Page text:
Hobart's $1.43 billion city deal, which aims to address congestion, boost Antarctic research and deliver more international flights, has been signed to a mixed reception around the state and nation.
The deal, which will rely on collaboration between all three levels of government, will aim to help the state get ahead of population growth, congestion and housing affordability.
Prime Minister Scott Morrison signed off on the package in Hobart on Sunday which will provide upwards of $1.43 billion in federal funding, most of which will be dedicated to the already announced $576 million Bridgewater Bridge.
It includes $30 million for affordable housing, which will build 130 dwellings in Greater Hobart.
Boarder protection services at the airport will receive an $82 million injection and introduce the ability to welcome direct international flights by 2020.
The fund will bolster services, including immigration, customs and biosecurity, at the increasingly busy airport, located 17 kilometres east of Hobart.
Tasmania is currently experiencing 20 per cent year-on-year growth in international tourist numbers, mainly from Asia, despite the lack of direct flights from overseas.
Congestion and improvement to transport across Greater Hobart will be addressed through a $105.5 million commitment towards the northern suburbs transit corridor.
Other elements of the city deal, include the promise of an Antarctic science hub at the city’s waterfront Macquarie Point precinct, which will be converted from a former rail yard on Hobart's waterfront.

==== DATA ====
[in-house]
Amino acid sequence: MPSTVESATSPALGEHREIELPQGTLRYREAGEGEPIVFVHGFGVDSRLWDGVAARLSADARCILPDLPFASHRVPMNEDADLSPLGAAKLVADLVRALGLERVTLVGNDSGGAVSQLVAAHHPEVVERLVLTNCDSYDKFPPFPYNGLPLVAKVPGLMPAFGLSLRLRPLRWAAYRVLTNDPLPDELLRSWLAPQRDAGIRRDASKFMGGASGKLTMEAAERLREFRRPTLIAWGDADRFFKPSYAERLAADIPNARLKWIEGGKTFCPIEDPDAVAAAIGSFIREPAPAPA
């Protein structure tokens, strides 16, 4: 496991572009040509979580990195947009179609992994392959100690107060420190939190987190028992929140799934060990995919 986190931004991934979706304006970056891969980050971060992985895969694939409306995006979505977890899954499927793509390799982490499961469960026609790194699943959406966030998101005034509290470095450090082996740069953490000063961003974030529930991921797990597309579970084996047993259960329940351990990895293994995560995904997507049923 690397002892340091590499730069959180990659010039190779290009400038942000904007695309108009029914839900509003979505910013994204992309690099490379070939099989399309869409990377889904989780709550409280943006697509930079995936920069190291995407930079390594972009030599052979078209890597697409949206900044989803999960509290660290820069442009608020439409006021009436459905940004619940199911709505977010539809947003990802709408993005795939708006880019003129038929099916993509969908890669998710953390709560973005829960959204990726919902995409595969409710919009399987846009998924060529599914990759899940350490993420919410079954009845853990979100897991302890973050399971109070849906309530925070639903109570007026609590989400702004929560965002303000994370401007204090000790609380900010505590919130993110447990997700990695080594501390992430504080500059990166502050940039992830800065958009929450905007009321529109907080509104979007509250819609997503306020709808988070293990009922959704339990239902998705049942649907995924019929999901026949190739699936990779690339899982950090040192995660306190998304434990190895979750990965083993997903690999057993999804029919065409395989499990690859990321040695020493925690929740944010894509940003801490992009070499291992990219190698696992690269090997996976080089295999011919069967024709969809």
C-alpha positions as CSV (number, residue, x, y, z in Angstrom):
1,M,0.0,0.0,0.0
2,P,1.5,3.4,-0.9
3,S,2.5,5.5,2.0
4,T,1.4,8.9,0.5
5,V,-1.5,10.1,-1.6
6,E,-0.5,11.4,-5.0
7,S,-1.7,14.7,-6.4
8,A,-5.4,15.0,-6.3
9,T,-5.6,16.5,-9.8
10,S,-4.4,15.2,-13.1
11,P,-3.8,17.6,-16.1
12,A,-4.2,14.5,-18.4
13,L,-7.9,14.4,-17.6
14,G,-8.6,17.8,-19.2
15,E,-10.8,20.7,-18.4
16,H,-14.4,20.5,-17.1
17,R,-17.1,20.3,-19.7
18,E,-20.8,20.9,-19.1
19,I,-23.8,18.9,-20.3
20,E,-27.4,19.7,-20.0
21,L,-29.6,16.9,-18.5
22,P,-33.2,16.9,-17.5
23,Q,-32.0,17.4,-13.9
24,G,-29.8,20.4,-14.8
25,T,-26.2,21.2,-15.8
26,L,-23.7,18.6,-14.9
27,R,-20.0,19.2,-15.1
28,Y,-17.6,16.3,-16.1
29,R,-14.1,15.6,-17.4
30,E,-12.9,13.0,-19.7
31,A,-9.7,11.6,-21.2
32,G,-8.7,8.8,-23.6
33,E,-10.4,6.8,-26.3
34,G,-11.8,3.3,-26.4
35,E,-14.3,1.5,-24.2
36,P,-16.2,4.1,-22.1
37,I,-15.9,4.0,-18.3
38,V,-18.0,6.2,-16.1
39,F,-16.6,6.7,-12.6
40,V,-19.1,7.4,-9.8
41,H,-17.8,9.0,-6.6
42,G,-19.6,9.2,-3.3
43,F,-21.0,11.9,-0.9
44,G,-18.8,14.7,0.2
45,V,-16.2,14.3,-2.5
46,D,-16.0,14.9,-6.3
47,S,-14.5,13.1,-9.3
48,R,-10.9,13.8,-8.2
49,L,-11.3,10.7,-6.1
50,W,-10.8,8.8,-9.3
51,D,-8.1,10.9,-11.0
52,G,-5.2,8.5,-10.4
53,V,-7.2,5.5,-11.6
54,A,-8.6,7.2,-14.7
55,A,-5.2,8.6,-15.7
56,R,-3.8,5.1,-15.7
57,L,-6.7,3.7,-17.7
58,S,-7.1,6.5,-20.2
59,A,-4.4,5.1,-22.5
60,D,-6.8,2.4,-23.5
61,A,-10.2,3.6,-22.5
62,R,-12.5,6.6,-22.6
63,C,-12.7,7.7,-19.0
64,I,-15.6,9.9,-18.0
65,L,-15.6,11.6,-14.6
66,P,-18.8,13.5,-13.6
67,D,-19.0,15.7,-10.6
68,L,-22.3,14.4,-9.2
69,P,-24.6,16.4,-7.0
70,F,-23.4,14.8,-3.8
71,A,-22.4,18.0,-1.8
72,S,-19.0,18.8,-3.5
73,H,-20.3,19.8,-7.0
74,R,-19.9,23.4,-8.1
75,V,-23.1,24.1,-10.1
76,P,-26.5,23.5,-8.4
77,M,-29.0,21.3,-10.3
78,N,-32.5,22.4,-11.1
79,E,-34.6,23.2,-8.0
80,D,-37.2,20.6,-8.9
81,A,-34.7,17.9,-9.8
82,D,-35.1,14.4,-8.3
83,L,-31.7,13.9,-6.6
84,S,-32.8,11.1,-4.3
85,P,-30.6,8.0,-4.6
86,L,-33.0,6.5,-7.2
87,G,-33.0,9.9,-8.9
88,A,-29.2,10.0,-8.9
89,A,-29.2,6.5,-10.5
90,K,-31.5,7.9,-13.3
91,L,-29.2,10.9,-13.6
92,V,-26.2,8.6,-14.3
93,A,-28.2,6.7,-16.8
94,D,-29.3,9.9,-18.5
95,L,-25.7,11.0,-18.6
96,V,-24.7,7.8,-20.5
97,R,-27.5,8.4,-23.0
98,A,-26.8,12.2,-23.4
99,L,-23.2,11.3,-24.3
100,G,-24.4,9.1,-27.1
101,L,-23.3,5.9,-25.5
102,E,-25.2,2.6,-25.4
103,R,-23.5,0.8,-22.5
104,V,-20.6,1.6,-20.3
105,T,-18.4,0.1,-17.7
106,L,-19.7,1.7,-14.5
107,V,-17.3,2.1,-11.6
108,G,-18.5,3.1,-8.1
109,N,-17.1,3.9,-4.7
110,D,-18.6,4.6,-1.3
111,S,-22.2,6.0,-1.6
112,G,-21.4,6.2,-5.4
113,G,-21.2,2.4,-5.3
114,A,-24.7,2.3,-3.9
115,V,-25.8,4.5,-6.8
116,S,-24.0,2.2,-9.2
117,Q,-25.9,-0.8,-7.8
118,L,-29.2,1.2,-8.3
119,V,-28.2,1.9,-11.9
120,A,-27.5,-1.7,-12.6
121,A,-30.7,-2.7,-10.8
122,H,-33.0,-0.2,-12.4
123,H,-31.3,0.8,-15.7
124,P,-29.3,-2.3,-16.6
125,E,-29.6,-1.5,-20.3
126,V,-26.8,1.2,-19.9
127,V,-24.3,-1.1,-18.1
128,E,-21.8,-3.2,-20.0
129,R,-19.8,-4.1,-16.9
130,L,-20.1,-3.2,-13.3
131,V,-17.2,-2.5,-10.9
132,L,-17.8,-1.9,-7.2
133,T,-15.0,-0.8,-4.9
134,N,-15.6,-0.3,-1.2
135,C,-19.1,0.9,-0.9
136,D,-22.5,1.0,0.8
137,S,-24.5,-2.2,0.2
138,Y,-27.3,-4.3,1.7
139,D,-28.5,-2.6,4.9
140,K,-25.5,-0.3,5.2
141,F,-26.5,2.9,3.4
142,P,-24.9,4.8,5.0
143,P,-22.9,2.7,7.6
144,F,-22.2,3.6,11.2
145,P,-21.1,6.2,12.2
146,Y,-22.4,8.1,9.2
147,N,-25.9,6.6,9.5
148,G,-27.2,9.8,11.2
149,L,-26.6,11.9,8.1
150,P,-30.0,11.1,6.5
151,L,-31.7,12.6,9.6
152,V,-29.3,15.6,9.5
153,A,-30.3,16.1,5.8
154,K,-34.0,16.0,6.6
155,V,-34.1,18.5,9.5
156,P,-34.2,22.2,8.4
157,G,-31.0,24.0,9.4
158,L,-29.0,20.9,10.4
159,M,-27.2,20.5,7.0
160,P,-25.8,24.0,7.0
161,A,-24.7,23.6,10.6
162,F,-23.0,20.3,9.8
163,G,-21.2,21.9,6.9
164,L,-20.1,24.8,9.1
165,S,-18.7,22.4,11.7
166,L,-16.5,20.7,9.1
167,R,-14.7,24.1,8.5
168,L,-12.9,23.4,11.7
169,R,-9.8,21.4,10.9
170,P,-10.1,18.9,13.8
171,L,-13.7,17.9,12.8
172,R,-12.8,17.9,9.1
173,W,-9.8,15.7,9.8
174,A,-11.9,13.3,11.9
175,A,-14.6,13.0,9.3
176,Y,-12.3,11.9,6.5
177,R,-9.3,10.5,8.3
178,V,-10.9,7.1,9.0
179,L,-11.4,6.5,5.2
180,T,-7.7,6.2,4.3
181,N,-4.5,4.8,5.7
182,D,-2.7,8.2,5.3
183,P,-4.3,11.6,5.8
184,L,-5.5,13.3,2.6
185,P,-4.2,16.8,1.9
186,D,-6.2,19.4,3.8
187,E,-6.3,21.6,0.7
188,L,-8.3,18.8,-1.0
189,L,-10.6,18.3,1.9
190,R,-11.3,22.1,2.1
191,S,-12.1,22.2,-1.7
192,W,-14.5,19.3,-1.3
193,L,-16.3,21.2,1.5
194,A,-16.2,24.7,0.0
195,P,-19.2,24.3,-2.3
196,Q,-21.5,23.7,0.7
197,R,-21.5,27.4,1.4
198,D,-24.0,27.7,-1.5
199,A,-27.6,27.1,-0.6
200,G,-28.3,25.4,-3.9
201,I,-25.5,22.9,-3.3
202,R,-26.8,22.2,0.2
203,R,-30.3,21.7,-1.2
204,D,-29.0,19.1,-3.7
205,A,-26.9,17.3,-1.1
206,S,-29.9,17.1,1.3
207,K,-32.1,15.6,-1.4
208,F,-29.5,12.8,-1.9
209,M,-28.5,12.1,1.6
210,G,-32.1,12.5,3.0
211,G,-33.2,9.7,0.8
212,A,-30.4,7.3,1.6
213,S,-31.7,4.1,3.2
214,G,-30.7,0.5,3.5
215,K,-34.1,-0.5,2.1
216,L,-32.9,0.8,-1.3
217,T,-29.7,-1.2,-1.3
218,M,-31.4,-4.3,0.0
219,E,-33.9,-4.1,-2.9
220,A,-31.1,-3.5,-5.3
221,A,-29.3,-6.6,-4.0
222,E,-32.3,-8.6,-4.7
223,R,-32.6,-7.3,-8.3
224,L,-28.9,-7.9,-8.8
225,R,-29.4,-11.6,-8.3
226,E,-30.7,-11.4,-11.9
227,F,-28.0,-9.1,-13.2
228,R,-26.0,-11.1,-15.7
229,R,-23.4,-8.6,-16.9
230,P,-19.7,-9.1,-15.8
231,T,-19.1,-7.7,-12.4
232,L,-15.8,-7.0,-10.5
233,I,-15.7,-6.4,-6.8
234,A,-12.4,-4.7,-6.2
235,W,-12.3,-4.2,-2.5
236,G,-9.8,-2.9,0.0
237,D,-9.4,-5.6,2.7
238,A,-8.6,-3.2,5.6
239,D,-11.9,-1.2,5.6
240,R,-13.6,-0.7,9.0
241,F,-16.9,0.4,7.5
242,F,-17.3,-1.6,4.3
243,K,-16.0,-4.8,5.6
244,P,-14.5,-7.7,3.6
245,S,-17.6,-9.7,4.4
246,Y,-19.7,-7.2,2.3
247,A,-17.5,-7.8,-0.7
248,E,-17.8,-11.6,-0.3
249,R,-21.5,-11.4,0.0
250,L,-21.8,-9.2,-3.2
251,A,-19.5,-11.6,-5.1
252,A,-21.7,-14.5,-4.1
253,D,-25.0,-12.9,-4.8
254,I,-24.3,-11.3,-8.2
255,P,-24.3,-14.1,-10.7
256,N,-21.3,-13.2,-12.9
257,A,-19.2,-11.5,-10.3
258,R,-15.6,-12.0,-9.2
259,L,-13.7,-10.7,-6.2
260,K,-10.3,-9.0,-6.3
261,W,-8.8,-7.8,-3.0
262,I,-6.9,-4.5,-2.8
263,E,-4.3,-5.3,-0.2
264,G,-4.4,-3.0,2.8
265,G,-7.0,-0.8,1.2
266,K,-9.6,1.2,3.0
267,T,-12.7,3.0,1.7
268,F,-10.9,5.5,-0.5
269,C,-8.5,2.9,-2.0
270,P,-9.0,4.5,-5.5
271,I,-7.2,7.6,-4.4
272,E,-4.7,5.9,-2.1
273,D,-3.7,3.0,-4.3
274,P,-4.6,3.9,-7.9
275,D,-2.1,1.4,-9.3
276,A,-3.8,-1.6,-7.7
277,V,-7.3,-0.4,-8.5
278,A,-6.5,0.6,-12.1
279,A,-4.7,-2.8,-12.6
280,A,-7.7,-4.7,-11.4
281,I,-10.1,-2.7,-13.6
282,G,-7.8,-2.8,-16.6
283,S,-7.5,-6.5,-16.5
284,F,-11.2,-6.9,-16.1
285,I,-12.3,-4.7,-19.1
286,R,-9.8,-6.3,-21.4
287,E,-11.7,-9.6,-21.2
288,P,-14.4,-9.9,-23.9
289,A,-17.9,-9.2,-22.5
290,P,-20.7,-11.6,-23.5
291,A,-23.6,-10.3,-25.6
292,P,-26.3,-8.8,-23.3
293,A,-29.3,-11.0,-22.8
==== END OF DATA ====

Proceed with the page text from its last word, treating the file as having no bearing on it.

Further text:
A total of $450 million in funding will be provided for Antarctic research stations and logistics.
The initiative will help Tasmania tap into a $200 million a year market, taking advantage of its unique position as the gateway to Antarctic.
However, the deal failed to mention funding for a light rail service to Hobart’s north.
It also neglected to mention the possibility of a science, technology, engineering and mathematics university centre which had been earmarked for city's CBD.
“It is great to see the turnaround not only in the economy but the population of Tasmania and that requires us to invest and that is exactly what we are doing,” Prime minister Scott Morrison told reporters.
“The deal is about driving investment into the city to make it an even better place to live and work.”
Since the announcement Labor has criticised the deal for lacking detail, re-hashing old announcements and failure to introduce funding for light-rail service in Hobart's north.
In 2017, fellow Tasmanian city Launceston had its city deal signed, which included $280 million in funding contributions for projects.